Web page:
Consider a couple, Sam and Tracy. Sam and Tracy have been together for a long time. We could even imagine them being married if you’d like. Lately, however, their relationship has been rocky and has slowly become unstable. Whatever the details may be, Tracy is taking the initiative and trying to break the relationship. Sam, however, has a history of depression and has had suicidal tendencies. Sam tells Tracy that if the relationship ends, “I don’t know if I could move on. I would seriously kill myself.” Sam seems to be genuine in this proclamation. I should note that Sam is not saying this as a threat or as a way to coerce Tracy to stay in this relationship. Sam really would commit suicide if the relationship were to end. Of course, Sam is getting help either through therapy or through medicinal means, but it is a slow recovery and the relationship is taking a huge toll on Tracy. In fact, it is affecting Tracy’s health overall and Tracy cannot wait for Sam to be mentally stable. Yet, Tracy does care for Sam as a person. Tracy does not want to Sam to commit suicide or cause serious harm. Thus, Tracy is torn. On the one hand, staying in this relationship is not healthy and it is going to cause a strain to both of them individually and the relationship between them could get worse. On the other hand, if Tracy initiates the relationship, then Sam would be so devastated that Sam would cause self-harm or even suicide. Thus Tracy decides not to end the relationship. However, the relationship is taking a toll and Tracy wants to end the relationship. So if Tracy won’t end it, perhaps Sam will? Tracy decides that the best route is to somehow make it so that Sam would initiate ending the relationship. But how?
One way is to convince Sam that the relationship is going to make everyone involved worse off. This, however, is tricky because the information cannot come from Tracy directly. After all, if Sam were to hear from Tracy that this is not a healthy relationship, Sam would interpret this as Tracy ending the relationship, which gets back to our initial problem. Perhaps if Tracy could convince one of Sam’s friends or one of Sam’s relatives that this isn’t healthy. However, unless somehow one of Sam’s friend or Sam’s relatives is so in tune to the relationship, the friend or relative may interpret this message as Tracy wanting to end the relationship. In which case, the friend or relative could give the message to Sam that Tracy is wanting to end the relationship and Sam may be even more agitated because the message did not directly come from Sam. So unless the friend or relative is in tune with Sam’s health, this plan may not fully work.
The other plan is make Sam not enjoy the relationship by either seeing many problems with the relationship itself, or seeing that being with Tracy is not a good option. And so Tracy does certain actions that would be interpreted as not investing into the relationship. Tracy would also ghost, ice, or simmer away from the relationship. In other words, Tracy neglects Sam and does not put any investment into the relationship. As time goes on, Sam feels that Tracy is drifting away and not putting much into this relationship. Of course, Tracy’s strategy is slow going, but eventually Sam would start to see that this relationship may be taken for granted and not enjoyable. Eventually, Sam starts to see that this relationship is no longer enjoyable and ends the relationship.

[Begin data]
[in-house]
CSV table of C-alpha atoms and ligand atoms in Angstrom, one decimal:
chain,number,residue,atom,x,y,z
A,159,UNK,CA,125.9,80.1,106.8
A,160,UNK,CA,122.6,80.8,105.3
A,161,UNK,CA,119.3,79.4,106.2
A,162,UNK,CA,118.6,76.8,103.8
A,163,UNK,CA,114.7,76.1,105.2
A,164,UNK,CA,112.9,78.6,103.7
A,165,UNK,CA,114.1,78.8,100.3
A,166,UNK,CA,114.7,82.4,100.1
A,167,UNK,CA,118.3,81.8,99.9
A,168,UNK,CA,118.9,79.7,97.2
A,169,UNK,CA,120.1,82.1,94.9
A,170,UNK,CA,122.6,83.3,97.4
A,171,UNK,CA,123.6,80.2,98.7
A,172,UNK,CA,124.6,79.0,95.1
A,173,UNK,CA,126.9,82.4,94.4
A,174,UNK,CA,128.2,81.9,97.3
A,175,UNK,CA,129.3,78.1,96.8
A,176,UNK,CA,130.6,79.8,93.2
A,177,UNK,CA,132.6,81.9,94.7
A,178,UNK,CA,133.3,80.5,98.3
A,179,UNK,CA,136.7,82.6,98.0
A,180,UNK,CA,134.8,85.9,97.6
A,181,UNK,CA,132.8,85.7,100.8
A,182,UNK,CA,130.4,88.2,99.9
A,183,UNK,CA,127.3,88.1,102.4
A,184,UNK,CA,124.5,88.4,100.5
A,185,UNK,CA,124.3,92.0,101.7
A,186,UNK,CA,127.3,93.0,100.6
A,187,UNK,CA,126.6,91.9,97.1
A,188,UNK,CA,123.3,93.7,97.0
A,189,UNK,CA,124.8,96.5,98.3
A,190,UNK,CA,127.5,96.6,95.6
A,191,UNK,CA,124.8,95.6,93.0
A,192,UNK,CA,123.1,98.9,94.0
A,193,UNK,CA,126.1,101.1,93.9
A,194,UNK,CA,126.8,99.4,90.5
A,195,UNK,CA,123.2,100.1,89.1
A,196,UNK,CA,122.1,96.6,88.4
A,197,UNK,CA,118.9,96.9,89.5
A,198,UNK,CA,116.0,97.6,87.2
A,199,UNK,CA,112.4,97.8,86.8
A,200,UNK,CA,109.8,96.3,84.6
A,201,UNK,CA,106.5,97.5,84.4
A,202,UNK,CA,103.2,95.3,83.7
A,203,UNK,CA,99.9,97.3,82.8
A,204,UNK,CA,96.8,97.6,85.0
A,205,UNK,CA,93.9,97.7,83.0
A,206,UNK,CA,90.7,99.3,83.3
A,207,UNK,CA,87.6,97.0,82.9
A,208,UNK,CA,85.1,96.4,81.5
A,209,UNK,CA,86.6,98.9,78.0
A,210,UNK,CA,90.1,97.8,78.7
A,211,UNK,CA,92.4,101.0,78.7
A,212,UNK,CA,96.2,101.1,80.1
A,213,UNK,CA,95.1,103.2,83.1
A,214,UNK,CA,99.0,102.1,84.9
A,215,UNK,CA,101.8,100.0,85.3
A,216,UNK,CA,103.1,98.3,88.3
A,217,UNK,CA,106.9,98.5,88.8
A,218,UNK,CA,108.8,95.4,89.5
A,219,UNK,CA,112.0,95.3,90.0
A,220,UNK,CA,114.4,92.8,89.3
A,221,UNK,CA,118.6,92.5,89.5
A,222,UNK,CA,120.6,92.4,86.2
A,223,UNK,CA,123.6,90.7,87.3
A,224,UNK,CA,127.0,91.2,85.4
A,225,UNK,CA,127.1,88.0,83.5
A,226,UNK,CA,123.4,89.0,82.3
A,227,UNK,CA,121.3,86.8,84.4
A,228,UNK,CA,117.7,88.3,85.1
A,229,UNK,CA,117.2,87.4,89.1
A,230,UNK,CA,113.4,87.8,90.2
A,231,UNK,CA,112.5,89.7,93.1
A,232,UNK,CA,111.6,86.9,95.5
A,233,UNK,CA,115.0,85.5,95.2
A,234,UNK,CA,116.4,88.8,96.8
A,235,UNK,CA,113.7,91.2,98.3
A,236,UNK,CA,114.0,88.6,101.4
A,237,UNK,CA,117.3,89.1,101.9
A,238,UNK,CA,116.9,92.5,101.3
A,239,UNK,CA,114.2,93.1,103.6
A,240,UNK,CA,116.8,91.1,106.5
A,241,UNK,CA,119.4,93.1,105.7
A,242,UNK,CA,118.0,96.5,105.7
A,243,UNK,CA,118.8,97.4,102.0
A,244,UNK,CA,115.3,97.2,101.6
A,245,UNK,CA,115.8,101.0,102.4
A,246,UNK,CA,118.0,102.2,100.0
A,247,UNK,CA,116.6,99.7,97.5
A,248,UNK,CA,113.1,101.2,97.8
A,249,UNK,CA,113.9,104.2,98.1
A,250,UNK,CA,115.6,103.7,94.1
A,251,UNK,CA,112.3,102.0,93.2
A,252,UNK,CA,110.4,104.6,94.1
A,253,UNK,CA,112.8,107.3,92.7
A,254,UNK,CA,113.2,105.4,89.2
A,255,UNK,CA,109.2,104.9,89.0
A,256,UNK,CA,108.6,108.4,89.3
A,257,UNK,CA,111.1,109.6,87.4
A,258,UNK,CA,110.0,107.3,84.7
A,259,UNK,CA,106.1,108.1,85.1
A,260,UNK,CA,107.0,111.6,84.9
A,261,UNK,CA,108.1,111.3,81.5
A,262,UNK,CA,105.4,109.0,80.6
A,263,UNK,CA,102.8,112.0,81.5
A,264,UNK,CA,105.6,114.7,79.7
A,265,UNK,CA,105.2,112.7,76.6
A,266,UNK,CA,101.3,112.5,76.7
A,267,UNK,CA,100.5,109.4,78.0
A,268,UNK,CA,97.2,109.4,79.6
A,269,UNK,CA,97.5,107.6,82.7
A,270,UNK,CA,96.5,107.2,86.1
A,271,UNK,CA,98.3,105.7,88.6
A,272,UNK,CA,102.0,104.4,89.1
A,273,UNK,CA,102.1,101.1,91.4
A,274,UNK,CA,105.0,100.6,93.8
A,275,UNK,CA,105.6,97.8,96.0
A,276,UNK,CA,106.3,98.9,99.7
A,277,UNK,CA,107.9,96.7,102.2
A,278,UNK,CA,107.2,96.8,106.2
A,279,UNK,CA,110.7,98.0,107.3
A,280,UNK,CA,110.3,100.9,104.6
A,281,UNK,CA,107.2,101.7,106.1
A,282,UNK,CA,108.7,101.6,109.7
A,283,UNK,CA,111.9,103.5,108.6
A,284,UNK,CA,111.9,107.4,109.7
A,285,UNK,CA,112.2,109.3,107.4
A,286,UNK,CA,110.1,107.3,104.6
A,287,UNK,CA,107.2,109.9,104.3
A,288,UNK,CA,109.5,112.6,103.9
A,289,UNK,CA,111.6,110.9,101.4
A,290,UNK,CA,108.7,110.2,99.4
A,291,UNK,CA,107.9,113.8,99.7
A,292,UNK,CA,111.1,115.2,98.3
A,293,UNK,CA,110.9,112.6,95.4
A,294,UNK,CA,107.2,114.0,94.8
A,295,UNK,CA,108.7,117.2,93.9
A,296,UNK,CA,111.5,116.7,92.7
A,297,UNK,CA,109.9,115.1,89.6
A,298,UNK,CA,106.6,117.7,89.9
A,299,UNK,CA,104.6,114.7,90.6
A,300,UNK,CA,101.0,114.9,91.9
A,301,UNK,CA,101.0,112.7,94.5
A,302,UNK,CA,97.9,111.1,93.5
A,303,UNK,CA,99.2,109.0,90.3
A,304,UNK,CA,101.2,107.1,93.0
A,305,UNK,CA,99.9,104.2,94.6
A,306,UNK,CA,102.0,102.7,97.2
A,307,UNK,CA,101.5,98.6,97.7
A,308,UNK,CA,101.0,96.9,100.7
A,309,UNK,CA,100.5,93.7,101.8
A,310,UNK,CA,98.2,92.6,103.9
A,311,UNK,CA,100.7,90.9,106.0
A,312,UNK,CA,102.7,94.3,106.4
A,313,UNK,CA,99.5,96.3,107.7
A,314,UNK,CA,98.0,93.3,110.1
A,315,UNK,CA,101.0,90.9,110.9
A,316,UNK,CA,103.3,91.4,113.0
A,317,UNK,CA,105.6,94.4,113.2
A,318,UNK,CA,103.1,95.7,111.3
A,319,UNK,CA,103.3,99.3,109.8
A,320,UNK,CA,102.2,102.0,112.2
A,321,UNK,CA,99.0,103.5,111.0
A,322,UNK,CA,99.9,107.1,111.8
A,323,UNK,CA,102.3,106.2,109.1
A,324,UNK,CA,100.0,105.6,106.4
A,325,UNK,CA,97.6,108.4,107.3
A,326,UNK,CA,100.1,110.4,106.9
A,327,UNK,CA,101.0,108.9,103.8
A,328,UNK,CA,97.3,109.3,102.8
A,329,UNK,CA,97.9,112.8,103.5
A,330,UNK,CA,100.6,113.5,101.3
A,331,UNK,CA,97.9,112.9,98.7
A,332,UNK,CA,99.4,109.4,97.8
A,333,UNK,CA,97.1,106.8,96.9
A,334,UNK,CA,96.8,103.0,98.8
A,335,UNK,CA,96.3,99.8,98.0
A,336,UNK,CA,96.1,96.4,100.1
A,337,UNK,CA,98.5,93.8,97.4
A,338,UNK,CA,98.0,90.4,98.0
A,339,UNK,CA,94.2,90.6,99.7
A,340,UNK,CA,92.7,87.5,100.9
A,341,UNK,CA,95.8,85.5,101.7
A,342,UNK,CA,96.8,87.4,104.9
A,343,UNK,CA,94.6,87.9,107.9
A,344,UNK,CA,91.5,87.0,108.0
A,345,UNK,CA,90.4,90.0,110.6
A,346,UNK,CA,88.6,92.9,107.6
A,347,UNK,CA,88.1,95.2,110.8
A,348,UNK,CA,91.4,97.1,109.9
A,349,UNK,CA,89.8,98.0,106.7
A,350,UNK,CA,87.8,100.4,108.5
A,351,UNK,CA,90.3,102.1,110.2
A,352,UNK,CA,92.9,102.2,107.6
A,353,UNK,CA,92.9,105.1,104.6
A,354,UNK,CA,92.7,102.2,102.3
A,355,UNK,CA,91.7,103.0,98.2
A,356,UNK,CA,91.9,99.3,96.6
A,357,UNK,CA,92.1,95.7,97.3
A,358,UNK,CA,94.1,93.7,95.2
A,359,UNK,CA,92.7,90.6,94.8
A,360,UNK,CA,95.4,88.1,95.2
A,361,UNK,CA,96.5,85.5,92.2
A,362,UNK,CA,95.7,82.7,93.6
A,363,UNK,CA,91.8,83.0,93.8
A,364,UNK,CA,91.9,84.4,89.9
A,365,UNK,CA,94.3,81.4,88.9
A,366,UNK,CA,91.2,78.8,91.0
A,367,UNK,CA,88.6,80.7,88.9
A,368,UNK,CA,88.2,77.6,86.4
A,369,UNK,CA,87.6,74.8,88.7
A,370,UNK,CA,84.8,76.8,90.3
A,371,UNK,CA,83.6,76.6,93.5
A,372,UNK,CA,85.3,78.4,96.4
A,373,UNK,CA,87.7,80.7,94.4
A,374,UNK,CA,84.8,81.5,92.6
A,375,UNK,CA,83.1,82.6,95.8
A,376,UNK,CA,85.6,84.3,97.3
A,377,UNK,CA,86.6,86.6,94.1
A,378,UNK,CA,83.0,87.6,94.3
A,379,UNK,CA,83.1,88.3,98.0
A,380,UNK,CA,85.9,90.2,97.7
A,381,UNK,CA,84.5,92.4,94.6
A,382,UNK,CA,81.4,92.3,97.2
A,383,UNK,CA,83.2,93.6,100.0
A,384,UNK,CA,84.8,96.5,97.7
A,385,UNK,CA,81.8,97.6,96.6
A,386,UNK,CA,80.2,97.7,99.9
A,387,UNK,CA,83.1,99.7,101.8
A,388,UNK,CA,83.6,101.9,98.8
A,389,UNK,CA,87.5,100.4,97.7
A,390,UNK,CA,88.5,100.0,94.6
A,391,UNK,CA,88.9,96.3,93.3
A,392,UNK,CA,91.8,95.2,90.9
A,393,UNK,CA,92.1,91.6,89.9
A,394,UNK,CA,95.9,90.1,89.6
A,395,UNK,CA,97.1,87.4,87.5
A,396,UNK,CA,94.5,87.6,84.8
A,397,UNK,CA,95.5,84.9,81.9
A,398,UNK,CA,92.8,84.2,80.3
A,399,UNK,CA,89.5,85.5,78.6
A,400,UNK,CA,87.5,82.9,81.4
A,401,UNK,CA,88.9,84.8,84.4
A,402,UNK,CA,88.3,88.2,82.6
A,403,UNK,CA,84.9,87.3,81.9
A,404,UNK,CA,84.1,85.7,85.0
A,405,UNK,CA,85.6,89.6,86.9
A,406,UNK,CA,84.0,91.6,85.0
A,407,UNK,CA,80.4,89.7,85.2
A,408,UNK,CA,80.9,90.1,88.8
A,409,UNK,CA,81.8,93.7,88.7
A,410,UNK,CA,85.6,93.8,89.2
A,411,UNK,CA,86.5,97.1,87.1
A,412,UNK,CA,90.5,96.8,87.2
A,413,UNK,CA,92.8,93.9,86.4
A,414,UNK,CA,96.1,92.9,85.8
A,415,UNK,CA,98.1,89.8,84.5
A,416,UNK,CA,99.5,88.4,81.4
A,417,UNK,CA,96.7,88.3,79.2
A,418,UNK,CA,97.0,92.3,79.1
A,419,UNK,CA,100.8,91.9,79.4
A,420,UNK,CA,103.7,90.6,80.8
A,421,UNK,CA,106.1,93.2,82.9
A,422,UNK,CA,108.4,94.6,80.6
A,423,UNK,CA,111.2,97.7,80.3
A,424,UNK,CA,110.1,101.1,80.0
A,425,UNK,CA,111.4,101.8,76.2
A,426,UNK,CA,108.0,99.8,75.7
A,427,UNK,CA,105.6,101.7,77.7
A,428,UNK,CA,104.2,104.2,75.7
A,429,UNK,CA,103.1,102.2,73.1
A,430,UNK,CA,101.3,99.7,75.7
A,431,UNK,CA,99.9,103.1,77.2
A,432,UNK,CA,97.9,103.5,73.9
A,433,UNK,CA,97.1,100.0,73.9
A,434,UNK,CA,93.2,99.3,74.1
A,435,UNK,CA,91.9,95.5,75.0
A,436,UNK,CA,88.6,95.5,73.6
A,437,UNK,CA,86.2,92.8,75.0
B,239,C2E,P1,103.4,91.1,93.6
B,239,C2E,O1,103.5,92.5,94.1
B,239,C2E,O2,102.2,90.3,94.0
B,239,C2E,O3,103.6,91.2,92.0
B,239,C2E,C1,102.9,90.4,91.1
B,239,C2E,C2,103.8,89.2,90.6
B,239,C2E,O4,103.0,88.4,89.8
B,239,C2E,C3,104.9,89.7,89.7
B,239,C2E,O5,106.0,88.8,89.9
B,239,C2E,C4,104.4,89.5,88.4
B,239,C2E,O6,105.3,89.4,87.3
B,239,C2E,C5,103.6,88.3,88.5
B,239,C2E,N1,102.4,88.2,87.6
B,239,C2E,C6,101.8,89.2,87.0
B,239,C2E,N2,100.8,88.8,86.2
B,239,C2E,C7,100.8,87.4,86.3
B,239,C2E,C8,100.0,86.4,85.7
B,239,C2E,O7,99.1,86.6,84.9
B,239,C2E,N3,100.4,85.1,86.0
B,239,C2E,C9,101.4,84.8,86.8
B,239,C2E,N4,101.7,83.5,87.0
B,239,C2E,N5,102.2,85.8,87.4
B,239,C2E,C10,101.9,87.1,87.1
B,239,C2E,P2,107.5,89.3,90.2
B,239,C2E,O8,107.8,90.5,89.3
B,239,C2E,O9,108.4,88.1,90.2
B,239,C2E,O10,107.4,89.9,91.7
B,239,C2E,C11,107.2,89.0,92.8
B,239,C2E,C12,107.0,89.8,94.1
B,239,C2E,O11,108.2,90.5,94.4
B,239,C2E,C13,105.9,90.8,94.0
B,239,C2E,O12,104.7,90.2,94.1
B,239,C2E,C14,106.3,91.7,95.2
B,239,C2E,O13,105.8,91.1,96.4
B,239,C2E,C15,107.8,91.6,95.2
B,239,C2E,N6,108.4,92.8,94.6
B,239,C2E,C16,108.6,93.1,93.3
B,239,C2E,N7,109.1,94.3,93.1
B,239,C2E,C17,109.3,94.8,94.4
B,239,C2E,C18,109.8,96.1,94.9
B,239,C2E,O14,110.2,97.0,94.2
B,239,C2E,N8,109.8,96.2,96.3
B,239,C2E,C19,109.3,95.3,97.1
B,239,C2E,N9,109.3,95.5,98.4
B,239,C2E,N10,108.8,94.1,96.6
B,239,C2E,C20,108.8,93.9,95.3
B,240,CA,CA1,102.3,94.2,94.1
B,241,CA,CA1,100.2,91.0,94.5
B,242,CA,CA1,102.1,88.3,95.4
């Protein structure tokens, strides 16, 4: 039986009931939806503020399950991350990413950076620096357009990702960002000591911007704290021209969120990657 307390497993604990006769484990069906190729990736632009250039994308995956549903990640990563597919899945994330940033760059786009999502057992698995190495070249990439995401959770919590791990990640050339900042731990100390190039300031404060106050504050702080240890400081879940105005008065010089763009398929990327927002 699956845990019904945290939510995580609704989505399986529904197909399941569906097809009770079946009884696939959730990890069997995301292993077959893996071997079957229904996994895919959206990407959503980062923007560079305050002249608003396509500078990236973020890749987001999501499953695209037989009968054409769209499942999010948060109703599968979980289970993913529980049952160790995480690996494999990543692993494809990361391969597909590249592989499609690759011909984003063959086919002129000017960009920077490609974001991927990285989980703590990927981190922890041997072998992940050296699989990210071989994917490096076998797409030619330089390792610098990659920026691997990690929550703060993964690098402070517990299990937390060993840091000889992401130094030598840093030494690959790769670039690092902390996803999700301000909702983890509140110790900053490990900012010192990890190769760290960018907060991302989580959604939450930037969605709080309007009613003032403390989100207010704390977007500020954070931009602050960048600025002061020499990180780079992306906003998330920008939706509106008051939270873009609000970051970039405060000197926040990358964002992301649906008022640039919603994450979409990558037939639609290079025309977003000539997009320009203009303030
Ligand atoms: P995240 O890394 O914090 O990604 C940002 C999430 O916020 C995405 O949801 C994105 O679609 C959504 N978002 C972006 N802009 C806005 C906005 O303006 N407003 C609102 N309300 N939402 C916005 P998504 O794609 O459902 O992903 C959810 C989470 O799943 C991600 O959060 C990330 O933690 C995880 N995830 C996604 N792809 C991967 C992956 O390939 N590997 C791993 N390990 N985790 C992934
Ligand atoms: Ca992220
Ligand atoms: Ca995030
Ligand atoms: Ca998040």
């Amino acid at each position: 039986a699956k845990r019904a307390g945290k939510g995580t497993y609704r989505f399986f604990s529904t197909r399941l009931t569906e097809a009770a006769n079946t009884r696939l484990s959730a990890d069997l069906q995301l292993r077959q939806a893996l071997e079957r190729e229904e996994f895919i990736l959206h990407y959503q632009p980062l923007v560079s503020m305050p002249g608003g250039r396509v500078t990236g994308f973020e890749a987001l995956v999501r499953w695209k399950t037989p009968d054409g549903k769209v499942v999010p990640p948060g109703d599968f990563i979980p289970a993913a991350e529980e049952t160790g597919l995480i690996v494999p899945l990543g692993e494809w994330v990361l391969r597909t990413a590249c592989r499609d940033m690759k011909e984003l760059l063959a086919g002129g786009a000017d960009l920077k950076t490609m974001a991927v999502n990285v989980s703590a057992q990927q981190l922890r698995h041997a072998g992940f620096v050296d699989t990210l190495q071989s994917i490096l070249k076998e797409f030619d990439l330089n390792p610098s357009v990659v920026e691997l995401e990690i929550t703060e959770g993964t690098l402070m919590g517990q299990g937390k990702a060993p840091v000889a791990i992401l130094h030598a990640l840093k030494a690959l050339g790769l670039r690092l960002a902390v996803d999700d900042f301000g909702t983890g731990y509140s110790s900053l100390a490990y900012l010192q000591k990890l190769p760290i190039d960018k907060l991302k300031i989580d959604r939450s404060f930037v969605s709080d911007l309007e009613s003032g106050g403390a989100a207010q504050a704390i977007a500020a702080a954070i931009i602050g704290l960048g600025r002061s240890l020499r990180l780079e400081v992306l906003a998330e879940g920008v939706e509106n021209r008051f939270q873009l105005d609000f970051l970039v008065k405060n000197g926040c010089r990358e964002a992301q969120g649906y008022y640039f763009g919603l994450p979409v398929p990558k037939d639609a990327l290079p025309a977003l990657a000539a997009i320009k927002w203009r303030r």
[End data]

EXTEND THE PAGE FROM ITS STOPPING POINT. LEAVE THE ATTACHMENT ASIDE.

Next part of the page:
Are Tracy’s actions ethical?
This has happened (almost exactly) to me. I was Sam. I can’t blame Tracy.
I may not be the correct person to comment about the ethics part of it because I still have conflicted feelings about it, but I’ll still give it a try. Though some years have passed, you can say I haven’t gotten over it fully yet, I guess. In the beginning, I felt more intensely about being ‘rejected’ in a round about way. But now, I feel that perhaps she was right.
Tracy did what was good for her, but I can’t yet say it was good for me. Even then, I feel now that ethically, what she did was more right than wrong. Ethics is not an exact science no matter whether you use consequentialism, deontology, or virtue ethics. Right and wrong will always remain matters of degree, rather than of kind.
You may try to avoid eating meat, but you would squash a mosquito on your arm without even thinking about it. Then you have to give complex arguments about higher and lower organisms etc. Or you may oppose abortion, but somehow justify bombing of children in Iraq. Killing in the name of a flag or an imaginary line (a border).
Once my mother was despairing watching on TV a deer being killed by a tiger. But the tiger would die if it doesn’t kill and eat that deer. Only humans would kill for an idea.
Of course, we can believe contradictory things, as said in a blog linked on your blog. I am an enthusiast of the view that Graham Priest’s work on Nagarjuna saying that “there are true contradictions” is indeed a great progress in philosophy.
That way, even if what Tracy did was 51% right and 49% wrong, she would pass the muster. Though I certainly would rank her much more than 51% right, though not 100% right, ethically.
PS: Thanks for that post. It did bring a tear to my eyes. Emotions! That thing David Hume said about reason being slave of passions, you know.